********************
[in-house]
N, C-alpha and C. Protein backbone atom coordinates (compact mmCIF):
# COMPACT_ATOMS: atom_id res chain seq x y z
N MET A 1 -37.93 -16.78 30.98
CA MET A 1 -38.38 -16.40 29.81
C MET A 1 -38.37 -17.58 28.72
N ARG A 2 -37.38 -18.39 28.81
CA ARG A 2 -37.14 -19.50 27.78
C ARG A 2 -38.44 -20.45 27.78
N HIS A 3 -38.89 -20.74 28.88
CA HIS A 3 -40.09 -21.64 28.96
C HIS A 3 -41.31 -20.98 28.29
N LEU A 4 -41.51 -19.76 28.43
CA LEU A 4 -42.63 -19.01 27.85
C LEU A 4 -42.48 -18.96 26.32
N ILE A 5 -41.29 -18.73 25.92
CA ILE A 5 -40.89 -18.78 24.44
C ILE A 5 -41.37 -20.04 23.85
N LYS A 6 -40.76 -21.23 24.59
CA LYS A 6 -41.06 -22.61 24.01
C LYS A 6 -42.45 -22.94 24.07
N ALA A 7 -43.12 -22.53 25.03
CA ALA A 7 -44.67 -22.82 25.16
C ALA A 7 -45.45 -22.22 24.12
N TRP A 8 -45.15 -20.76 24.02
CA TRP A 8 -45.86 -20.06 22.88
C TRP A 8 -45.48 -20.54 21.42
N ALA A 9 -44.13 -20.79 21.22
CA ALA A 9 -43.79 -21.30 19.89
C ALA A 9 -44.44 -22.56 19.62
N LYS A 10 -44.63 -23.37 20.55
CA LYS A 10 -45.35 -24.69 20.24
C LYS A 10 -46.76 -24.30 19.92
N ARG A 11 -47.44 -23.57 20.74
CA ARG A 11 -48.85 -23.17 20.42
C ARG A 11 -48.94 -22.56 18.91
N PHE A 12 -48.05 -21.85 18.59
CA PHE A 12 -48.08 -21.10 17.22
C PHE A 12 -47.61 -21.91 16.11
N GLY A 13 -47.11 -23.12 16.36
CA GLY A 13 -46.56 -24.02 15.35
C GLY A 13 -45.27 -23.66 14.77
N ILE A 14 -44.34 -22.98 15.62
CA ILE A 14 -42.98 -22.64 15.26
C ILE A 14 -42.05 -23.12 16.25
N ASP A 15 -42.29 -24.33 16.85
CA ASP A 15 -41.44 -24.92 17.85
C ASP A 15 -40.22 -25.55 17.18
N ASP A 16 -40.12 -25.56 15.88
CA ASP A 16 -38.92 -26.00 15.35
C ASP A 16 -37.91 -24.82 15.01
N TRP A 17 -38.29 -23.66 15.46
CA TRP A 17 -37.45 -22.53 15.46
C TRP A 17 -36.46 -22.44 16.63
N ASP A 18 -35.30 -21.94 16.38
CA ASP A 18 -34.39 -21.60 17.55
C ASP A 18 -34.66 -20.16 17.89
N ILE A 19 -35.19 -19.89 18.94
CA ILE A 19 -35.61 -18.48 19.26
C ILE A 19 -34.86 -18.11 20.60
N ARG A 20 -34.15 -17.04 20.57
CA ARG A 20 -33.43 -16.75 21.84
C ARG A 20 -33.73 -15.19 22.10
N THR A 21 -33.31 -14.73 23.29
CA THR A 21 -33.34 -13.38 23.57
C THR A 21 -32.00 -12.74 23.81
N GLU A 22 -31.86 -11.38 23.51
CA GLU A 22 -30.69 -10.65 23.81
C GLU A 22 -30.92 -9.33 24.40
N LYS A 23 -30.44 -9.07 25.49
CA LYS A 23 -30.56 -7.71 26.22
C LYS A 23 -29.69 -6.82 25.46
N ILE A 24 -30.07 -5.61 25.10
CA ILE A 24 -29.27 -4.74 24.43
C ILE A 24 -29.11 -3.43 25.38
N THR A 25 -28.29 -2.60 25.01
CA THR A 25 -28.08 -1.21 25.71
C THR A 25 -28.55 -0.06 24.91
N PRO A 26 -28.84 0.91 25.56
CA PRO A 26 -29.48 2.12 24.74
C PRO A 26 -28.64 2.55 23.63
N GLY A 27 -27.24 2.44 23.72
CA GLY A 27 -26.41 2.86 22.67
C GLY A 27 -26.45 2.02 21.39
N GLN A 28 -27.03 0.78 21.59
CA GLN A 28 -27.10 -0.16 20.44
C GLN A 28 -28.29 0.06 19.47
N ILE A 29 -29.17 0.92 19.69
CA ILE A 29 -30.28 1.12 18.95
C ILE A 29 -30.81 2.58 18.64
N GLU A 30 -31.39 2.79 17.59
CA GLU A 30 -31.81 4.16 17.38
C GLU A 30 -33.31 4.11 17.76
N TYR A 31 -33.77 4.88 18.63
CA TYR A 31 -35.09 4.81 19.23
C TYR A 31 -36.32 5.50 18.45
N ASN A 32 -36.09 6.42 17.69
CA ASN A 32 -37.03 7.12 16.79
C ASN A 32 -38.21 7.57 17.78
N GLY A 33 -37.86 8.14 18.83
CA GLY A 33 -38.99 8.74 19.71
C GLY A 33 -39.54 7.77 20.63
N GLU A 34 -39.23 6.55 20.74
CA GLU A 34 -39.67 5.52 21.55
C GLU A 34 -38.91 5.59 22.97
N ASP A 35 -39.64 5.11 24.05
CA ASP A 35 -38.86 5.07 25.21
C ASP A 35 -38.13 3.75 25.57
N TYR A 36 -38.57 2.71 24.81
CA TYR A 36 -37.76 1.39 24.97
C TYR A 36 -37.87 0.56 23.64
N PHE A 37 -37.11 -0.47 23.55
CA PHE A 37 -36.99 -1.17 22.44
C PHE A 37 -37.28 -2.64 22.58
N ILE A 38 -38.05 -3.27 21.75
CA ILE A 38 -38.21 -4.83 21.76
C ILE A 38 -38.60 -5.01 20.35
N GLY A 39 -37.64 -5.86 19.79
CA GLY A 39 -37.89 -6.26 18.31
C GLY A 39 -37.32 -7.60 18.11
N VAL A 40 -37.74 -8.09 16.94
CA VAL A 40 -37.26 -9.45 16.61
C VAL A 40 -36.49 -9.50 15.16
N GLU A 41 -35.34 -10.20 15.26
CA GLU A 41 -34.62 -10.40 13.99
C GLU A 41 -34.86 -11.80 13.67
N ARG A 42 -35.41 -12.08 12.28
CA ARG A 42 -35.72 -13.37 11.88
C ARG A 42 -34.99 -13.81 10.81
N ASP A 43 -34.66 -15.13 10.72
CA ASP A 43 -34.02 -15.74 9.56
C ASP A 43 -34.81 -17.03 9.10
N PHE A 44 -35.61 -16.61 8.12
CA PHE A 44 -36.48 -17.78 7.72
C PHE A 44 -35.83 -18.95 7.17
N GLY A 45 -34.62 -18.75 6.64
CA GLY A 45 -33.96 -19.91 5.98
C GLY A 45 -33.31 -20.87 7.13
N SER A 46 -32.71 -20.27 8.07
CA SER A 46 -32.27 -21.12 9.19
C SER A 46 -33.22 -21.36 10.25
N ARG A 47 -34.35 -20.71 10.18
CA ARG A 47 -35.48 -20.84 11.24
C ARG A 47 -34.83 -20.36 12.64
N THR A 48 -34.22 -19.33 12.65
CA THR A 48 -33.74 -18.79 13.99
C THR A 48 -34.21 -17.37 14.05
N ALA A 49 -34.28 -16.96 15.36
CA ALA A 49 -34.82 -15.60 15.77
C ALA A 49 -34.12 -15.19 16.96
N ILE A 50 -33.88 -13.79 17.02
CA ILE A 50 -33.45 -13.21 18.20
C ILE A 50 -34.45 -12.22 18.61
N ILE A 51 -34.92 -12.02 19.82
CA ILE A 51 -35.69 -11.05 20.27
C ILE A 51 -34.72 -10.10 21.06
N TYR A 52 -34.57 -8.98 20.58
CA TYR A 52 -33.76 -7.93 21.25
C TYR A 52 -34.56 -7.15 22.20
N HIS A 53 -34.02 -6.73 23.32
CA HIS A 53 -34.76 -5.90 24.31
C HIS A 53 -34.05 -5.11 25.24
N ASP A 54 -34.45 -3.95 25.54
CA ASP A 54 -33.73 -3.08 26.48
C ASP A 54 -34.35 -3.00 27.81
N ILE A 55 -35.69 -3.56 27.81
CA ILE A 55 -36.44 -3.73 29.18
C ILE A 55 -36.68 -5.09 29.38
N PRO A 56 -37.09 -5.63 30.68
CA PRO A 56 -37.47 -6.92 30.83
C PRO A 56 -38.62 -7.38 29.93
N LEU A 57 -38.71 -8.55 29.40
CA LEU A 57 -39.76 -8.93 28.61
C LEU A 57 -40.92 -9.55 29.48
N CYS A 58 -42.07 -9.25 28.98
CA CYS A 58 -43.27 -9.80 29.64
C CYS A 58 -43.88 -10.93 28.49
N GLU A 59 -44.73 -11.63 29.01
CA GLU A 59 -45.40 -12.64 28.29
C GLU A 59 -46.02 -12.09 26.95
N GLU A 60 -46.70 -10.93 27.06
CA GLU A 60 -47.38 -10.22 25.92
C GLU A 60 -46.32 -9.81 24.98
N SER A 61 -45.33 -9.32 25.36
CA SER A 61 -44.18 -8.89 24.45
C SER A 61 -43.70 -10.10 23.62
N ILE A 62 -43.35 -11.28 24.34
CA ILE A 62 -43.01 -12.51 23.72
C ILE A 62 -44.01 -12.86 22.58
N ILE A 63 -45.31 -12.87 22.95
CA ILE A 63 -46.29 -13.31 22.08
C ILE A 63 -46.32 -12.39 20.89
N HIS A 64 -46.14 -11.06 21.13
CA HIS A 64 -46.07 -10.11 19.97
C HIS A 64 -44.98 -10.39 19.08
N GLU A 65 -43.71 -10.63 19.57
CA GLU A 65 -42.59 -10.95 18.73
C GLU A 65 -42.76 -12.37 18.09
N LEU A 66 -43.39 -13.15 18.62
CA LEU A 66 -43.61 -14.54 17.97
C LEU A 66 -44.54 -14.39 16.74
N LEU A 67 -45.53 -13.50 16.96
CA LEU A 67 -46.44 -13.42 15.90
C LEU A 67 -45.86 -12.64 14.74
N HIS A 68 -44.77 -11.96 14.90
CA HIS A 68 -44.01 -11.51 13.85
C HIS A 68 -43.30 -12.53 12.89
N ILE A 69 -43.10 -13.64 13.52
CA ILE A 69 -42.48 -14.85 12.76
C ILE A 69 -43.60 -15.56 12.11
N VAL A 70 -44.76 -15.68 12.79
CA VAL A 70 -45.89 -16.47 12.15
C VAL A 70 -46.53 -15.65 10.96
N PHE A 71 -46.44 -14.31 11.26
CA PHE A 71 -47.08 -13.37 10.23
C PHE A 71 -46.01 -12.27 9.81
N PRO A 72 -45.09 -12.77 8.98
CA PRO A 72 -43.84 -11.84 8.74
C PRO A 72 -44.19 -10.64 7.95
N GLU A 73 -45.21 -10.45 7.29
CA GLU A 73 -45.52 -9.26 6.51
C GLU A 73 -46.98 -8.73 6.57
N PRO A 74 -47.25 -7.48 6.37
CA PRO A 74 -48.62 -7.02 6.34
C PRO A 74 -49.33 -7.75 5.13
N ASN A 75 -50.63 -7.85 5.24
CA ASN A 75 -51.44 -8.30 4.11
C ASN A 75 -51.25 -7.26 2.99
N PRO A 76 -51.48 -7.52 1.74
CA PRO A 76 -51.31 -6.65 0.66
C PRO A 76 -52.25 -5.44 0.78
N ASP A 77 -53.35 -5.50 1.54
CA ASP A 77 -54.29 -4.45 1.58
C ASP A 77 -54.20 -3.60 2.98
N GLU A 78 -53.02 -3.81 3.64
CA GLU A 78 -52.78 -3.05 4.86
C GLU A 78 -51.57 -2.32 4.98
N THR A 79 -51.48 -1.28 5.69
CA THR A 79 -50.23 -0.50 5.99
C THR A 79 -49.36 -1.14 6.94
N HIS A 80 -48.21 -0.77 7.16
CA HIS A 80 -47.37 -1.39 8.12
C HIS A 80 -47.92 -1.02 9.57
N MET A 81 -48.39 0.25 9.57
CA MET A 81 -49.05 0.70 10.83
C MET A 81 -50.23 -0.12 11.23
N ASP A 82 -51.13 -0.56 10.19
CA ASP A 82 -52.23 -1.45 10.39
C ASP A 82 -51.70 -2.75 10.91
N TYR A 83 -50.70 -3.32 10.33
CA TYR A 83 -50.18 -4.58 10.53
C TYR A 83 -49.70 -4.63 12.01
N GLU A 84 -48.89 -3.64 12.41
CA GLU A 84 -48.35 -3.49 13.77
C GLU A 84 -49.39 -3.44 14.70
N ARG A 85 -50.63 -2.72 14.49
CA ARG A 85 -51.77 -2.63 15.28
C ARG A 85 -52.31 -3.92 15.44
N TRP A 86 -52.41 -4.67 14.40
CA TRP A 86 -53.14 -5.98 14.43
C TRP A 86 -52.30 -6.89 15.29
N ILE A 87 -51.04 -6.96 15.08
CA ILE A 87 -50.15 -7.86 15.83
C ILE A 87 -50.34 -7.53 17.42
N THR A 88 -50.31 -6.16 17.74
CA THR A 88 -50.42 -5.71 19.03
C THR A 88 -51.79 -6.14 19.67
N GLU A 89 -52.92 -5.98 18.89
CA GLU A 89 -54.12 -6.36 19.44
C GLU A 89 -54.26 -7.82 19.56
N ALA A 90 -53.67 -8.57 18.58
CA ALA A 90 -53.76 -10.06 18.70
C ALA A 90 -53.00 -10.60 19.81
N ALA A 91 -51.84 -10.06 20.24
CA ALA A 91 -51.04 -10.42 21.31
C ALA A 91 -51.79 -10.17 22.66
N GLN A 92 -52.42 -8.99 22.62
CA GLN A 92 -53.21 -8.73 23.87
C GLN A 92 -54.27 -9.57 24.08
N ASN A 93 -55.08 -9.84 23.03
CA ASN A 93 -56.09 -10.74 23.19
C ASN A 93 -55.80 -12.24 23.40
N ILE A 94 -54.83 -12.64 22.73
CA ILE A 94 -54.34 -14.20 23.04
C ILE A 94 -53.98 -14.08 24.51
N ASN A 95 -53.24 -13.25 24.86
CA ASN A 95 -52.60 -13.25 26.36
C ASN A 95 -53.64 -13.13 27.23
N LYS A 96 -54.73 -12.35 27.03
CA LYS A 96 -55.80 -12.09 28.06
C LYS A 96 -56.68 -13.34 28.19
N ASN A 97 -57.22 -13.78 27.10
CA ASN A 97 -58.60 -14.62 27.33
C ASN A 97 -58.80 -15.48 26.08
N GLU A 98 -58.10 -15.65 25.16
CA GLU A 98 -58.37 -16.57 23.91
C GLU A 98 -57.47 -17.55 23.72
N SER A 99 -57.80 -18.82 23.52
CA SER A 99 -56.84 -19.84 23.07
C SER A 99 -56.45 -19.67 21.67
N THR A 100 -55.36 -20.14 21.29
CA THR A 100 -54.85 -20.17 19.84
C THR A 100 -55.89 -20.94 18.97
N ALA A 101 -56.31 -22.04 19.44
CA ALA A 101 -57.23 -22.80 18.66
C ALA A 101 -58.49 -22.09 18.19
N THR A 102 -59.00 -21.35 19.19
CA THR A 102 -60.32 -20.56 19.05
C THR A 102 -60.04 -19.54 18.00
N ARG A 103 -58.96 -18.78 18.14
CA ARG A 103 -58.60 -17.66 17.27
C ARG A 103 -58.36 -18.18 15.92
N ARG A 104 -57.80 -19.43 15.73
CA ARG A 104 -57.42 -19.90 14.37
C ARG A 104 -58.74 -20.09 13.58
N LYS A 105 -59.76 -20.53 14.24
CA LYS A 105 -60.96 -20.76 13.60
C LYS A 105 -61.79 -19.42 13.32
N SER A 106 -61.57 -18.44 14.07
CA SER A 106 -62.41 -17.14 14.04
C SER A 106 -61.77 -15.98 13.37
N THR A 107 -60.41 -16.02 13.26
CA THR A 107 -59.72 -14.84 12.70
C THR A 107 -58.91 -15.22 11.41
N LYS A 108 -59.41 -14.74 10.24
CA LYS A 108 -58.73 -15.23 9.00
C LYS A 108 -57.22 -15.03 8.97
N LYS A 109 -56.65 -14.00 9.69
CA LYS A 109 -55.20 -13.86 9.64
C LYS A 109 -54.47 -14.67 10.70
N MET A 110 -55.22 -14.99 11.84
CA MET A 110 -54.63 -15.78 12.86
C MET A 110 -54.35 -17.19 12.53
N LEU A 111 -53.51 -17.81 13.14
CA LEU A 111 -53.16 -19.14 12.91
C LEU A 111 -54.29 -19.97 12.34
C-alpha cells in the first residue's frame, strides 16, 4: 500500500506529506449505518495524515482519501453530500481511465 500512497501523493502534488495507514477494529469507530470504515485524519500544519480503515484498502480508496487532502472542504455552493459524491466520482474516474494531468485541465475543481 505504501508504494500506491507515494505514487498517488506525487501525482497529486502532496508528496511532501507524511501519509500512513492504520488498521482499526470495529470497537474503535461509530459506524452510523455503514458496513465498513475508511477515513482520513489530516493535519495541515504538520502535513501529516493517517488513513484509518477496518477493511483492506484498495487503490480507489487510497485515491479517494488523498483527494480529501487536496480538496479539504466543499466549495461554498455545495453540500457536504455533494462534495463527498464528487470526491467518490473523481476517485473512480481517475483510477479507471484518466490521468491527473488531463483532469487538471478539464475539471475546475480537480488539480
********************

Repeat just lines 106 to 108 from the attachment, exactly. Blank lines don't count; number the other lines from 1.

N ASP A 35 -39.64 5.11 24.05
CA ASP A 35 -38.86 5.07 25.21
C ASP A 35 -38.13 3.75 25.57